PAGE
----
College students are far more dangerous than white nationalists. The KKK is 2,000 members nationally (note: the Southern Poverty Law Center estimates there are 5,000-8,000 registered members of the KKK). The people in Charlottesville had a permit. They have a right to march. College activists, though, don’t believe in free speech, and that’s the foundational civilization value. And recent polls show a lot of students feel this way.

How he thinks young Democrats could improve as citizens:

The average Democrat could be a better citizen by getting out of the echo chamber. I write these things, on the works of Rich Lowry, David French, and Heather McDonnell, and people are outraged as if they never hear these things. They read Salon and Slate. That’s what they base their views on. It’s difficult to have a debate with someone when your frames of reference are completely different. The average Democrat could add to their media consumption. But don’t watch Sean Hannity.

How young Republicans could improve as citizens:

The average young Republican is not a Trump acolyte. They should be careful with trolling. If you’re going to get liberals outraged, you shouldn’t border on being racist or misogynistic. People should focus more on ideas, especially since a lot of conservative ideas already are offensive to people.

The way our country should address its problems:

Maximizing the individual to the greatest extent possible is the best way to run society. The best way to fix issues in society, such as women being underrepresented on tech, is to focus on the individual. You don’t have to do mental gymnastics, or a massive intervention from the state. The left is out of ideas, so they cling to things that sound great but are divisive or unrealistic. The right has a chance to help individuals achieve their aspirations the best they can. Individuals are different and their aspirations are different, so we should’t try to make them all the same. Education is a great way to do this.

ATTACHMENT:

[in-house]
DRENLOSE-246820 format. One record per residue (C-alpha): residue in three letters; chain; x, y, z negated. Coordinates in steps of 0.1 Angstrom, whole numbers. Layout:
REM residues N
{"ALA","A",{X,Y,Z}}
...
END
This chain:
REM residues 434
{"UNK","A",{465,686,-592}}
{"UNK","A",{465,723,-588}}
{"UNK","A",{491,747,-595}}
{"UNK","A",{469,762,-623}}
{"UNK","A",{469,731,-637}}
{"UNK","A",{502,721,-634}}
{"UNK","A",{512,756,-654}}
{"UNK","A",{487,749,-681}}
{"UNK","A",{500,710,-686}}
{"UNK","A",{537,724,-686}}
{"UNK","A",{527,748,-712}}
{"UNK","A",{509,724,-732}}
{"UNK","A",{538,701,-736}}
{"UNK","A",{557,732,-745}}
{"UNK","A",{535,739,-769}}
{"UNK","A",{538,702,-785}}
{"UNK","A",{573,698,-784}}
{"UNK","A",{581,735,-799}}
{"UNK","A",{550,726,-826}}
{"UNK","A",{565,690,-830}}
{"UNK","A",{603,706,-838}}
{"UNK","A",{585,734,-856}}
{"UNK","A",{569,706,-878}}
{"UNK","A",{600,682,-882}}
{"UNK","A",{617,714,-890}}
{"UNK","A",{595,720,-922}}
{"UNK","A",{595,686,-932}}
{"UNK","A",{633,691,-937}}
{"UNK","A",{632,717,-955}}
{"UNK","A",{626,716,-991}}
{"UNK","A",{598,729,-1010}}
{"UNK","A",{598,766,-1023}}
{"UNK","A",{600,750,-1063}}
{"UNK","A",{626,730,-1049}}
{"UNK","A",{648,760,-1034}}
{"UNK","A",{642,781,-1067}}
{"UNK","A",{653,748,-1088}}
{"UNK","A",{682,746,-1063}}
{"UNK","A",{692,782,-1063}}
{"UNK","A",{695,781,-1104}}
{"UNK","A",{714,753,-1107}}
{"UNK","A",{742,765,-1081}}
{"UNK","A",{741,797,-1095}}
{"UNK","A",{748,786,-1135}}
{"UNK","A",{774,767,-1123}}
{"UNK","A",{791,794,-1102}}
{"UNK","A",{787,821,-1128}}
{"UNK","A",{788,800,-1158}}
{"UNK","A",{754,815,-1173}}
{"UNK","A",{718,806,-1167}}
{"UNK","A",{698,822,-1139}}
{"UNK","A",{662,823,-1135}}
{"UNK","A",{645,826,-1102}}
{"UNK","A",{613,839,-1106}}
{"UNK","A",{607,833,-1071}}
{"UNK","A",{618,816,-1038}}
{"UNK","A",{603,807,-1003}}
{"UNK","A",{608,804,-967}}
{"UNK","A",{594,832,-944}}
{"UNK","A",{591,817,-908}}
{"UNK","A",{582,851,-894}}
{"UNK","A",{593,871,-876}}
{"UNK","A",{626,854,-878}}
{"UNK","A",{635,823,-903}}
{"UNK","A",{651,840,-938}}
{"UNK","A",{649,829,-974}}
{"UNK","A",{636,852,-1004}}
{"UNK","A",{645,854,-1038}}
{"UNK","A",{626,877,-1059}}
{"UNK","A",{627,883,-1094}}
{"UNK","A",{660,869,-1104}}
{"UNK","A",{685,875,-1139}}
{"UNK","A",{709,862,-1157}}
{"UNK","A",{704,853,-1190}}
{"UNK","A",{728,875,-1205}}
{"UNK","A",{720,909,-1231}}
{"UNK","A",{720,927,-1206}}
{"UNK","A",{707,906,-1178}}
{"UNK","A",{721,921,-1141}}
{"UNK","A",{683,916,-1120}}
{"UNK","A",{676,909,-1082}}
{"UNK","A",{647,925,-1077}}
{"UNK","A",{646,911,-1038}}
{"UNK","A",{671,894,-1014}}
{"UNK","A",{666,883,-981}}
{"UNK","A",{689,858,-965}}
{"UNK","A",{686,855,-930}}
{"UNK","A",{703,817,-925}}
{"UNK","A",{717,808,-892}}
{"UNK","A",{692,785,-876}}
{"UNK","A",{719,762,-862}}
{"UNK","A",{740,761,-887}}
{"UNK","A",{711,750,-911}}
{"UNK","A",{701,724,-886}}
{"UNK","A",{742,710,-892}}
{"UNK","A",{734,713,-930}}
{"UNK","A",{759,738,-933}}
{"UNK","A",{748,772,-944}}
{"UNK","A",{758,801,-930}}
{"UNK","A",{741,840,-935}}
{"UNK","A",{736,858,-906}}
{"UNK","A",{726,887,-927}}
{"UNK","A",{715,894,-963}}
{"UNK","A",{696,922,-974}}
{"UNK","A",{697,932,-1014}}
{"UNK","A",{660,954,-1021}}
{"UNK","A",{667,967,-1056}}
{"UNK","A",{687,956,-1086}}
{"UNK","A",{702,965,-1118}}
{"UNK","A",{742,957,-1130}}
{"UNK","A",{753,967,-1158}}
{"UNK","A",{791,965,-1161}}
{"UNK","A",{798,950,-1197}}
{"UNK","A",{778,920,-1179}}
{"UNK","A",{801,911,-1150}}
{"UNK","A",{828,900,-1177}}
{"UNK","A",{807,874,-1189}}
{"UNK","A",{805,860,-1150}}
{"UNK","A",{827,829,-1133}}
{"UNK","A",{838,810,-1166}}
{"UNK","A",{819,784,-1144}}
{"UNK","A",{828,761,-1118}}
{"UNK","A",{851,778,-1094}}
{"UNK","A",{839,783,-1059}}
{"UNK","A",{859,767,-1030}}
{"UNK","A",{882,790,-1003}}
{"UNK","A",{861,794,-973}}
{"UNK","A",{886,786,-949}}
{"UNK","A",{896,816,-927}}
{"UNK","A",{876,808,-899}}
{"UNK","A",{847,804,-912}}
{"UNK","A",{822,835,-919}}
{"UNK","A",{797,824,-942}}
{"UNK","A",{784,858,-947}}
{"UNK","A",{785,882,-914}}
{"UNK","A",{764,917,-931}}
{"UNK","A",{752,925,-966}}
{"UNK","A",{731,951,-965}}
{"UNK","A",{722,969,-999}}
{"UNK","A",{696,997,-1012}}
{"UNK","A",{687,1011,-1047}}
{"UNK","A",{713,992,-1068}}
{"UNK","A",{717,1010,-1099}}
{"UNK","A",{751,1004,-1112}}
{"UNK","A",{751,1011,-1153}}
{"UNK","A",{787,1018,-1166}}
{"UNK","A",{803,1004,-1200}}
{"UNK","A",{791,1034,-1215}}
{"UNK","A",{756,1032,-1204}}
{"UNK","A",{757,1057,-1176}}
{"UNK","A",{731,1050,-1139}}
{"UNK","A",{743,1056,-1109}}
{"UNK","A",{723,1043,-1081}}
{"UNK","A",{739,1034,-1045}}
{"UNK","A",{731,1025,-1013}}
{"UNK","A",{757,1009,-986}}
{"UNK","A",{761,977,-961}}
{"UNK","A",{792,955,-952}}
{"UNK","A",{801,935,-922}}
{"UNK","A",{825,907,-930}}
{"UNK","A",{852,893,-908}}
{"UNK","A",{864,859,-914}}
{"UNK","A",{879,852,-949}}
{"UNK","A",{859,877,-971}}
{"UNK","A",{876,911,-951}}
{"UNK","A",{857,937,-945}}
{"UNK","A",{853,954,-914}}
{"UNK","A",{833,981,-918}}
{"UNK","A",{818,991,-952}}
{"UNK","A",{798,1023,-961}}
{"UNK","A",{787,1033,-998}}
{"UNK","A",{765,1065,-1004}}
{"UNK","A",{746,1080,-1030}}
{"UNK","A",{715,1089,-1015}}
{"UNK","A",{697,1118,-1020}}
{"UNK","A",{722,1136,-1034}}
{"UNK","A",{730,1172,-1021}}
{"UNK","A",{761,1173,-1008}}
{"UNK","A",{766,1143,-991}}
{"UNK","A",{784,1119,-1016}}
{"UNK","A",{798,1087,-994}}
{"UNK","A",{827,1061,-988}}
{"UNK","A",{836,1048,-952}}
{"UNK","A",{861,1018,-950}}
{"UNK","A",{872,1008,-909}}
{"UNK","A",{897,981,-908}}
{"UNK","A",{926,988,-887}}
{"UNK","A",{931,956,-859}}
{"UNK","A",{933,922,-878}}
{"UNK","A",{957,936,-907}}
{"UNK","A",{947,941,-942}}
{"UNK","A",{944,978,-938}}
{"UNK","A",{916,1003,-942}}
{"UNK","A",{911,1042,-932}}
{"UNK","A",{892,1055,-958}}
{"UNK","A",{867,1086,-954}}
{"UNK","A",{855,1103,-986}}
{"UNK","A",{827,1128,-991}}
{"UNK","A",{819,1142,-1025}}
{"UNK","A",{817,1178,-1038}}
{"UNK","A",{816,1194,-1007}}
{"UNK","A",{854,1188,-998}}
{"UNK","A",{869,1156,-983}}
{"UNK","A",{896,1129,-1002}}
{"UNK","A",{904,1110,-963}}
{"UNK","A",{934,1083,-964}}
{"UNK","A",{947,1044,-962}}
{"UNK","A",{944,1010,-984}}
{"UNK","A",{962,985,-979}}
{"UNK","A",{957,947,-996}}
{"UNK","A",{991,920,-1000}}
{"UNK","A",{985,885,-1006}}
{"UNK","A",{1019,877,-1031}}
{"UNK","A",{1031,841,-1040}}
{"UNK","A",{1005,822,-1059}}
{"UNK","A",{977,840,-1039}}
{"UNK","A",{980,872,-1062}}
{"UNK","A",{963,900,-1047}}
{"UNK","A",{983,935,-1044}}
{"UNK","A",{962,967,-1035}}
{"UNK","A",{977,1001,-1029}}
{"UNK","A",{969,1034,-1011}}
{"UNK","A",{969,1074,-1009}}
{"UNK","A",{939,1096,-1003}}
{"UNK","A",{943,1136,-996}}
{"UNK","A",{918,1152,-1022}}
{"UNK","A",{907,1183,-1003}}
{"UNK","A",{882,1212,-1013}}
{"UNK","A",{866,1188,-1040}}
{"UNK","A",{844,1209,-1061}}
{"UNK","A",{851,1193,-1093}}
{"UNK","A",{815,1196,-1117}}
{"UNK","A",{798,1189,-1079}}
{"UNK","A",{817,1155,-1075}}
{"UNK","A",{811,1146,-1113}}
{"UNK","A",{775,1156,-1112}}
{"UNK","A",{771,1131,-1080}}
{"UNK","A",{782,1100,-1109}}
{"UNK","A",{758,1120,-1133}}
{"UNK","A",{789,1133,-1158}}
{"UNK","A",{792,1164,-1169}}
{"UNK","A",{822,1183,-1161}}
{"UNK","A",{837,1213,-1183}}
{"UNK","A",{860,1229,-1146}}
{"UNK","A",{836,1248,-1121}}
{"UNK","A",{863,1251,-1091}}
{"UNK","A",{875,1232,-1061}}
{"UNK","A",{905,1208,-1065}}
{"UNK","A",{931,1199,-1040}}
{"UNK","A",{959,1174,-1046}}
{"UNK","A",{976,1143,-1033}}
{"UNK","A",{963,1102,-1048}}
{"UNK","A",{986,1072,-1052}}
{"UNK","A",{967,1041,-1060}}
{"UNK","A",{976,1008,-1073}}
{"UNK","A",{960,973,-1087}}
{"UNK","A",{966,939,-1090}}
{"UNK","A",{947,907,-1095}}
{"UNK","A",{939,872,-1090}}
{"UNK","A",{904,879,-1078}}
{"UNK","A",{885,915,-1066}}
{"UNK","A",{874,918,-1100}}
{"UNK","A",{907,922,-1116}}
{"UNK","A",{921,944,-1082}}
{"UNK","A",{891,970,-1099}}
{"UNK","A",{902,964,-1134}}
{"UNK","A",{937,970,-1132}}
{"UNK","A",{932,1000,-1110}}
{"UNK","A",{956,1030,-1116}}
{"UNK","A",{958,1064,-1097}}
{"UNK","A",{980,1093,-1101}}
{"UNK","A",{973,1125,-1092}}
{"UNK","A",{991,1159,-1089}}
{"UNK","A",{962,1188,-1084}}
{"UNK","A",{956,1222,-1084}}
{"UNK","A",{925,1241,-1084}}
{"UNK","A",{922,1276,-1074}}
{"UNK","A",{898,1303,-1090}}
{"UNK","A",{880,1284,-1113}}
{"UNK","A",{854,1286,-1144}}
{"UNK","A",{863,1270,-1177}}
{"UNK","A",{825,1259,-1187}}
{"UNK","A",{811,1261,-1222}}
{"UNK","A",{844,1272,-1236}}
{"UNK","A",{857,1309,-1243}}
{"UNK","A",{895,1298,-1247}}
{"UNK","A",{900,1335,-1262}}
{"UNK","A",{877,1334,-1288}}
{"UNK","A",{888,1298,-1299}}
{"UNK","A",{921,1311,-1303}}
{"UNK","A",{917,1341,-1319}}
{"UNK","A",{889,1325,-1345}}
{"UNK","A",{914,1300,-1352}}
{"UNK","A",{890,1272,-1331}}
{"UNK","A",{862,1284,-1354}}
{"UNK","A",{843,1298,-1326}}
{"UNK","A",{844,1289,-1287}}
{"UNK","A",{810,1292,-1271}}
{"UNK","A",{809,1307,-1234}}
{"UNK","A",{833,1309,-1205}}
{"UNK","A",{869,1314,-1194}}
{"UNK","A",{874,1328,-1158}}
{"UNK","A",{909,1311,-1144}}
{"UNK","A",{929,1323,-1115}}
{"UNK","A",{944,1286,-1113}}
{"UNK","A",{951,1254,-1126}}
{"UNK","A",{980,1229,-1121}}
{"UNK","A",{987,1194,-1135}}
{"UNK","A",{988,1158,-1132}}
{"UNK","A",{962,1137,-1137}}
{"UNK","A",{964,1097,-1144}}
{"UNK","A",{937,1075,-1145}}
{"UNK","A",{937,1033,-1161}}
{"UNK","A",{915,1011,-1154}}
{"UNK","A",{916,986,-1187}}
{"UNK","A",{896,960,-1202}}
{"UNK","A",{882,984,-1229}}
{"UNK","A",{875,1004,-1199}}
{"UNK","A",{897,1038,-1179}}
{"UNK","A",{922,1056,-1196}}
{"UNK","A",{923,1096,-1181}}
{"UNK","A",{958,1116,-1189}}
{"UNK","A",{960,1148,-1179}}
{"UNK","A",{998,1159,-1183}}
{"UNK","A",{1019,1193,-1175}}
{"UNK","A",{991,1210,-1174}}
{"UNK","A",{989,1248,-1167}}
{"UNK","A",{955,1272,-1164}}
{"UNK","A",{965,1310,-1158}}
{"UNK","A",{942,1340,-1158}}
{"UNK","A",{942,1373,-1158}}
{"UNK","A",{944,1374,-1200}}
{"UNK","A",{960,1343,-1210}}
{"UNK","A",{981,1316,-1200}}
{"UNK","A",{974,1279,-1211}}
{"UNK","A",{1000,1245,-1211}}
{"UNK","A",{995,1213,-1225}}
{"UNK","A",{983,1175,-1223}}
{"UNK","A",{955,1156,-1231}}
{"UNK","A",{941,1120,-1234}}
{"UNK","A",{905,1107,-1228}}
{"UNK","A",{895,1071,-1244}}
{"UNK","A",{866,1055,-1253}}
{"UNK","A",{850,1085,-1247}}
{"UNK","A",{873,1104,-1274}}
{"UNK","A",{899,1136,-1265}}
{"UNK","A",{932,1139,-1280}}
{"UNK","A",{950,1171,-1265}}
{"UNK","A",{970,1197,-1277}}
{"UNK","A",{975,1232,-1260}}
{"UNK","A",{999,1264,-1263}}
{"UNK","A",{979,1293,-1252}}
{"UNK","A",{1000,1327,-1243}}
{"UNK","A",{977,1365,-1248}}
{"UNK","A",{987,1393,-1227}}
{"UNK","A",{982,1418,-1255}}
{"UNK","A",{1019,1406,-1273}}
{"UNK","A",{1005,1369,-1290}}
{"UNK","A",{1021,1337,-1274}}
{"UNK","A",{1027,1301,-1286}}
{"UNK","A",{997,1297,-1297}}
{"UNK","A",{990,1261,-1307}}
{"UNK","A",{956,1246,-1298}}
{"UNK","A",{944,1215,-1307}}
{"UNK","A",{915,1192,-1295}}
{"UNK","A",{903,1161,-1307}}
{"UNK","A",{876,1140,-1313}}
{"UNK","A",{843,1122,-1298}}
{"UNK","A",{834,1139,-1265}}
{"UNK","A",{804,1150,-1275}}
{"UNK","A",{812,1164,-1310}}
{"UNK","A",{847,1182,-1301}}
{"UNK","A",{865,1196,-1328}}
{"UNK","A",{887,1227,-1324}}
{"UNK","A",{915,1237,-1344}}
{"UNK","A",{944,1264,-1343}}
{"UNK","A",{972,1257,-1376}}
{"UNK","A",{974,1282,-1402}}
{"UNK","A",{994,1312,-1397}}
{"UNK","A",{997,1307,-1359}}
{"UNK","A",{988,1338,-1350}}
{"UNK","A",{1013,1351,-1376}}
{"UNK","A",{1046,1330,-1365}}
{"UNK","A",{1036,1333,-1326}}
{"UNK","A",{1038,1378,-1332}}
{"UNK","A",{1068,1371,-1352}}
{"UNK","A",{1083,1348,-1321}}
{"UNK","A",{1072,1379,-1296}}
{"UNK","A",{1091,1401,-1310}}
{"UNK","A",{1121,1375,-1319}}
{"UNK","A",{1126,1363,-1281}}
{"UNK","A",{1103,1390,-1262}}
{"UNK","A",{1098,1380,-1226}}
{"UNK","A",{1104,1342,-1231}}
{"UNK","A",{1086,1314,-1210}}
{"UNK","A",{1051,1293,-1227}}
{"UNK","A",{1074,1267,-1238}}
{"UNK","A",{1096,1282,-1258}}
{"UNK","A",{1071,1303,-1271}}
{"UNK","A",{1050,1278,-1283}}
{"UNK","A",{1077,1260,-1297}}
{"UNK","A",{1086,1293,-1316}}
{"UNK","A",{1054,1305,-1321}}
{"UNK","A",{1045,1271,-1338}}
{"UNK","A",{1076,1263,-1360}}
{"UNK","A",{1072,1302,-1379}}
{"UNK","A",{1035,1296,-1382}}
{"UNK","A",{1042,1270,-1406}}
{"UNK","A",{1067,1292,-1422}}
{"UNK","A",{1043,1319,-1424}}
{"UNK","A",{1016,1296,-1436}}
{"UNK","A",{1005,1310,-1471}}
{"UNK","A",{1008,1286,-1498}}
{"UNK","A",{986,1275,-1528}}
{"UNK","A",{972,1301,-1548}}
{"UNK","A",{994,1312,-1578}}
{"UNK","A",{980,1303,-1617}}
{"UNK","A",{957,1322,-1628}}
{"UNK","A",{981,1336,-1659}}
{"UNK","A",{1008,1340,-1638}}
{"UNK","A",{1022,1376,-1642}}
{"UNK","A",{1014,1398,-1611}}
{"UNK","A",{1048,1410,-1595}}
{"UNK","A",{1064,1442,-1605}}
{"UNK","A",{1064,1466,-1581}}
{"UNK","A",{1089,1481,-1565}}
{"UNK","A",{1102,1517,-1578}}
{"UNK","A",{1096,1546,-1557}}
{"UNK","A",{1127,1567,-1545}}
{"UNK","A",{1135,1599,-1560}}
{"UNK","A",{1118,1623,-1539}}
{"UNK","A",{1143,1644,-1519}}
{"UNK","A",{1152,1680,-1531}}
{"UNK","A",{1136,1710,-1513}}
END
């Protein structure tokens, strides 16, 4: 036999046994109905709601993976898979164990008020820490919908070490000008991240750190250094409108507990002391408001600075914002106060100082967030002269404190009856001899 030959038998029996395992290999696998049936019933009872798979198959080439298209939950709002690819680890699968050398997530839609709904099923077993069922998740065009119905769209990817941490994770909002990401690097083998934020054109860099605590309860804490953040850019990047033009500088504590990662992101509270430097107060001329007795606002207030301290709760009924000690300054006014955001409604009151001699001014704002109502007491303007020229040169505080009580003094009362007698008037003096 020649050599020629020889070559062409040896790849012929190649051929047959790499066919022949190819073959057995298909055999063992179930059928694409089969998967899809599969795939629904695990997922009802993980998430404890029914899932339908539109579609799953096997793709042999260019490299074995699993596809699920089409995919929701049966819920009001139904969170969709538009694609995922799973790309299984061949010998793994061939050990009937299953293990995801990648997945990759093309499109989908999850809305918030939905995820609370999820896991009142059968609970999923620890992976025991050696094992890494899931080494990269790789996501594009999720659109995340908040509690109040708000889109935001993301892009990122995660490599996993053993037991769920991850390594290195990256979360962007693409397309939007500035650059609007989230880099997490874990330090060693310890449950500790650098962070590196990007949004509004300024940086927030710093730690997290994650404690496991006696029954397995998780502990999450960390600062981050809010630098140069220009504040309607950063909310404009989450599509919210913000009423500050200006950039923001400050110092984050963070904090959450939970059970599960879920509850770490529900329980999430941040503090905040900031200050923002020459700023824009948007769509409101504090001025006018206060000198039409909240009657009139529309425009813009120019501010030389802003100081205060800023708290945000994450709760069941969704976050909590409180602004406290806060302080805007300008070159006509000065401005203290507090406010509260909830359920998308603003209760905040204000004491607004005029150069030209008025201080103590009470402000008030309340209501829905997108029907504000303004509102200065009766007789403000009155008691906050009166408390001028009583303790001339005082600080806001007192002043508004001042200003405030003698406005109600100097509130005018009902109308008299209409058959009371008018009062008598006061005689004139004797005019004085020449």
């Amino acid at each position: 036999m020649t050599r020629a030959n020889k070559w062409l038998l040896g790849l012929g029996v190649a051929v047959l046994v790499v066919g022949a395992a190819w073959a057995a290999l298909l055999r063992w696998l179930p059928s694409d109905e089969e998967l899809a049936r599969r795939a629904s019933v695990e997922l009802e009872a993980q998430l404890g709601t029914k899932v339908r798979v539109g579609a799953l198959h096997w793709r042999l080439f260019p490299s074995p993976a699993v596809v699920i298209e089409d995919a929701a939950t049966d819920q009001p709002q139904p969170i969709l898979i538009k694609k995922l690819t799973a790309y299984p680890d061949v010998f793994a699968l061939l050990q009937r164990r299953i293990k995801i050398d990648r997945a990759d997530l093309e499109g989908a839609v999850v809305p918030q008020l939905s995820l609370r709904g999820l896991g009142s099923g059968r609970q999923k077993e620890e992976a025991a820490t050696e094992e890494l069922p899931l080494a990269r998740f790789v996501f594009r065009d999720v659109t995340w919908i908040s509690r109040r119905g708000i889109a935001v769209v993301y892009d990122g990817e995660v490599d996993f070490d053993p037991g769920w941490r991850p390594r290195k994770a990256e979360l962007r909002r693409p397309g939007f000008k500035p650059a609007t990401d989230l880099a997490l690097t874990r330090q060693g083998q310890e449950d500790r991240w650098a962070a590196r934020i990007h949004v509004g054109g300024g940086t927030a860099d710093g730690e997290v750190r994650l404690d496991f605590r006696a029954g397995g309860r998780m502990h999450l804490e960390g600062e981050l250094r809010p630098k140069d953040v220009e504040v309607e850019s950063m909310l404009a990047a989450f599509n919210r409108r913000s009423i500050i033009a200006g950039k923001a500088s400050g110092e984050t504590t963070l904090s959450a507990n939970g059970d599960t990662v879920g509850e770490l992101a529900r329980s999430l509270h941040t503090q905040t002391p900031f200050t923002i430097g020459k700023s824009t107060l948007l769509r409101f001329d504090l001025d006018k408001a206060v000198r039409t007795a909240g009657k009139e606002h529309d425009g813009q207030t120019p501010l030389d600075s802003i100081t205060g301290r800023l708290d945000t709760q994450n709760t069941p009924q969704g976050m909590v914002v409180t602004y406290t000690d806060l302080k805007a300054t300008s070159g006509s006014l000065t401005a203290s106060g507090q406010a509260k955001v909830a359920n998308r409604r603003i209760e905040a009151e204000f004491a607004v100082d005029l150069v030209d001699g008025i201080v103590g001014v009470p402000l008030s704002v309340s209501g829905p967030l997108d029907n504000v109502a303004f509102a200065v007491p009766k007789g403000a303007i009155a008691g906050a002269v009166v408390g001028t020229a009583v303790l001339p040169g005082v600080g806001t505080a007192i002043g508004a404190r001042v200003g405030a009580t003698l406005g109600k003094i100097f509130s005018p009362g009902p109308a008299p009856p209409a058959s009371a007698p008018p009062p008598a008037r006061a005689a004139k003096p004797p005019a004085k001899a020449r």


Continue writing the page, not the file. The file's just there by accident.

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I had a chance to speak with Bob Driscoll, a former member of the Department of Justice during George W. Bush’s administration. Our conversation covered our duty to society, the limits of government, and what each side of the political aisle needs to learn. I also recommend reading an article he wrote on many of these topics for the New Boston Post.

What his family taught him:

My dad was a great citizen. My Grandad was a postman. My dad went to college on a military scholarship, then was in the Marines, and then became a lawyer. He asked us every night at dinner, “What are you going to do for society today?” He emphasized that it wasn’t about us. It was about the greater community. We did service at the church. My parents were active with setting up housing for Vietnamese refugees. There was always this notion that we had to be contributing something beyond our family unit.

He thinks American life has changed in the last twenty years:

Coming from a conservative perspective, I feel like because of maybe social media, or media saturation, people have lost any sense of limited government. Every problem today is a government problem. We place too much of our hopes in our federal leaders to fix our problems. That’s a cause of anxiety for both sides, depending on who’s in office. I read a piece from a psychologist that talked about how when we feel like we don’t control our lives, we are anxious. We have an outsized notion of any given impact that a federal leader has on them. People’s angst about their government is greater than the impact of the government itself.